Clipped From Del Rio News Herald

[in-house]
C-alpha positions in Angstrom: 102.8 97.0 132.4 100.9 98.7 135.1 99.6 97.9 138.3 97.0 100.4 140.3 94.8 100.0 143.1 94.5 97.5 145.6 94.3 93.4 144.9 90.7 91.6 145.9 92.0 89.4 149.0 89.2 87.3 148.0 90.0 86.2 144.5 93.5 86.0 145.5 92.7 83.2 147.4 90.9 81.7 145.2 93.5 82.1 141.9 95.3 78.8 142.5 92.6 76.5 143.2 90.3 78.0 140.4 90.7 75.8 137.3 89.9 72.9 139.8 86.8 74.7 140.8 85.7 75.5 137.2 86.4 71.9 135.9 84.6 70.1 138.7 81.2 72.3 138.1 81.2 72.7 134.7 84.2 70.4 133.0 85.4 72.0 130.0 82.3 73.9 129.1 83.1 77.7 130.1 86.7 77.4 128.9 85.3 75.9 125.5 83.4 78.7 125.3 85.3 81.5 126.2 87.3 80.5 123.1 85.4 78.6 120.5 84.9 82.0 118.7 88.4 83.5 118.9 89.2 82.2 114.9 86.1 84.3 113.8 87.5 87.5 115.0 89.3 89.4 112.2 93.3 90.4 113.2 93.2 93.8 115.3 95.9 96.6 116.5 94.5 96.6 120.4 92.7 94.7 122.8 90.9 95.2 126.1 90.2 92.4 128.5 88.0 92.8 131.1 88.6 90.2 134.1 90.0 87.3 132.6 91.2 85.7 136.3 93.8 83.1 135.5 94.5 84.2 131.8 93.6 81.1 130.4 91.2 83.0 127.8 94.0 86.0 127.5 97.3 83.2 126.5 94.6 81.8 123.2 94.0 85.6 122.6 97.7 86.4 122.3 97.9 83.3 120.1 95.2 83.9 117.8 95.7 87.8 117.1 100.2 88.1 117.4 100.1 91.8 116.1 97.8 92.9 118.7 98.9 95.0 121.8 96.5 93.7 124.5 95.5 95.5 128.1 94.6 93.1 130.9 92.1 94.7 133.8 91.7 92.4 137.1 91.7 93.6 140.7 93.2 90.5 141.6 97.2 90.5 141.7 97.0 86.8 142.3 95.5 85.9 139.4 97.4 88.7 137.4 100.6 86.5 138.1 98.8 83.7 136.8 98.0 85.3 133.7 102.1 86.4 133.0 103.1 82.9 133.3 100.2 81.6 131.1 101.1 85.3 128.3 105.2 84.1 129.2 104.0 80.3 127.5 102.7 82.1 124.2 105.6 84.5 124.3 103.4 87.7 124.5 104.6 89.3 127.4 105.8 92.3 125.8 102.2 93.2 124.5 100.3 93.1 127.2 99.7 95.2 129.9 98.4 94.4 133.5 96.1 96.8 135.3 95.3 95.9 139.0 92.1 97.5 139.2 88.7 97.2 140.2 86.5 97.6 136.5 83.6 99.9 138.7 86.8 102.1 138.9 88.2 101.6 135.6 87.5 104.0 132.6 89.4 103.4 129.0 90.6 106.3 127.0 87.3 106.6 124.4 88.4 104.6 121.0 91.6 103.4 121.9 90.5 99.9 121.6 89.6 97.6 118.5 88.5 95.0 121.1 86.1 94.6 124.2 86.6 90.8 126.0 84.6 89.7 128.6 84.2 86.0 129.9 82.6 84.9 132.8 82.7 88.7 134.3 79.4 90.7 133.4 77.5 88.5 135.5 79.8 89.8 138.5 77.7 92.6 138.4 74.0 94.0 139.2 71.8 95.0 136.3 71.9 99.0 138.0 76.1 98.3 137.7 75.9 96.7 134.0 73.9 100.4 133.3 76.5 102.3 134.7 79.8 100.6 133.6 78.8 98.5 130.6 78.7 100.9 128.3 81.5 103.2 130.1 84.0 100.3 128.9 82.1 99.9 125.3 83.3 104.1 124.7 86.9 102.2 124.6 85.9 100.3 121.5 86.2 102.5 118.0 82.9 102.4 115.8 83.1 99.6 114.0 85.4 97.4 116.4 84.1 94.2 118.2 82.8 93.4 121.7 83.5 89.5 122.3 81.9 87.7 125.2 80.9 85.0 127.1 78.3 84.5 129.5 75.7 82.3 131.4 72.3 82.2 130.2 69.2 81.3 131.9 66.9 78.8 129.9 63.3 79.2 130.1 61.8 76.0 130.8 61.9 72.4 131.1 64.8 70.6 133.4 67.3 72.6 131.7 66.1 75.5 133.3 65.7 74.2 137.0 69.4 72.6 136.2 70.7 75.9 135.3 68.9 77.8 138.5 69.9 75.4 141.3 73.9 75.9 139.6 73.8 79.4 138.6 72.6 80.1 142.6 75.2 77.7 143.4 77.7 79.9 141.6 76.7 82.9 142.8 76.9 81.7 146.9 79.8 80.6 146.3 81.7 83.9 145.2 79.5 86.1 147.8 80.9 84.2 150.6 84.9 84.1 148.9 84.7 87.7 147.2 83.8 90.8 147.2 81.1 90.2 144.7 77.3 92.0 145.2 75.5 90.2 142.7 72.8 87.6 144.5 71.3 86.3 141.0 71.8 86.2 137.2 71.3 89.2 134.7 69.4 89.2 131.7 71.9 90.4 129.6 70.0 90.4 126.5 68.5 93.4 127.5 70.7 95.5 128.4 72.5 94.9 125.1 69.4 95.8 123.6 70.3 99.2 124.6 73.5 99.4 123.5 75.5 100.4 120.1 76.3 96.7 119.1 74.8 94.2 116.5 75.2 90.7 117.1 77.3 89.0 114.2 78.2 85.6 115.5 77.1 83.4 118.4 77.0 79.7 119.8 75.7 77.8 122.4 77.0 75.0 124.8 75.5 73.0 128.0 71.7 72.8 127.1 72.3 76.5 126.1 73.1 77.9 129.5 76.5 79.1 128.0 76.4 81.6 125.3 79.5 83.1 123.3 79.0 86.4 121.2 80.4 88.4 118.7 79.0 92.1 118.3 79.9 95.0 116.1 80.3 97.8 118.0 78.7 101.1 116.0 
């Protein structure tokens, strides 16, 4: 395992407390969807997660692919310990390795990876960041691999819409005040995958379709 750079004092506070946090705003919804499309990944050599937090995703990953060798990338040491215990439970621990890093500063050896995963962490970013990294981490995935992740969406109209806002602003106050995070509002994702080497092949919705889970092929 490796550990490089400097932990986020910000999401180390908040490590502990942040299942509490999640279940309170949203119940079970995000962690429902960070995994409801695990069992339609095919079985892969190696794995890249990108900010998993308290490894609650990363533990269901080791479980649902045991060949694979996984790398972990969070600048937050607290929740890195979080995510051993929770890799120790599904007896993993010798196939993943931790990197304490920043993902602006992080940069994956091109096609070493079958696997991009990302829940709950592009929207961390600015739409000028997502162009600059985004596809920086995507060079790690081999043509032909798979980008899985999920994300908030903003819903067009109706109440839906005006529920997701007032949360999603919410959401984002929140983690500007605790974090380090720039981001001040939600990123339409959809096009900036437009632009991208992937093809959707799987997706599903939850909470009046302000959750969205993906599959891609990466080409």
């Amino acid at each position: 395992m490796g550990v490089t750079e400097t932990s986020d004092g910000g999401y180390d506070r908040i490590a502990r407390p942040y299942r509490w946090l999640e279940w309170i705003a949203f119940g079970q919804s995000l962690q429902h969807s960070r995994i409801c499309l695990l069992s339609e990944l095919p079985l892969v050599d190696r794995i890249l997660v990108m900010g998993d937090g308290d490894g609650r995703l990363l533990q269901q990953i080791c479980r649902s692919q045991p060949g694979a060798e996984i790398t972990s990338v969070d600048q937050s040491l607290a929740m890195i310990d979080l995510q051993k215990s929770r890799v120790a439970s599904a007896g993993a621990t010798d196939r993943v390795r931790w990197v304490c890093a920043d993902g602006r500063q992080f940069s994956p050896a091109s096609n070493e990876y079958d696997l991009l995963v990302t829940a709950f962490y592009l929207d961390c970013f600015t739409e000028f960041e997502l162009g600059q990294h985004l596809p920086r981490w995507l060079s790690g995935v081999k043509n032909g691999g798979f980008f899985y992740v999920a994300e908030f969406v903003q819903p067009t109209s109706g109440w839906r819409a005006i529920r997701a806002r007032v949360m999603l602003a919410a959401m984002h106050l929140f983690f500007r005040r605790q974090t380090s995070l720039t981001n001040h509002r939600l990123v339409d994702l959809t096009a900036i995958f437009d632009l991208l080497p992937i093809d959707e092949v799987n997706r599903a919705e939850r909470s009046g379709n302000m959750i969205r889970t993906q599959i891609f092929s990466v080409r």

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 - SAK ANTONIO.(AP)«* By the time his came down...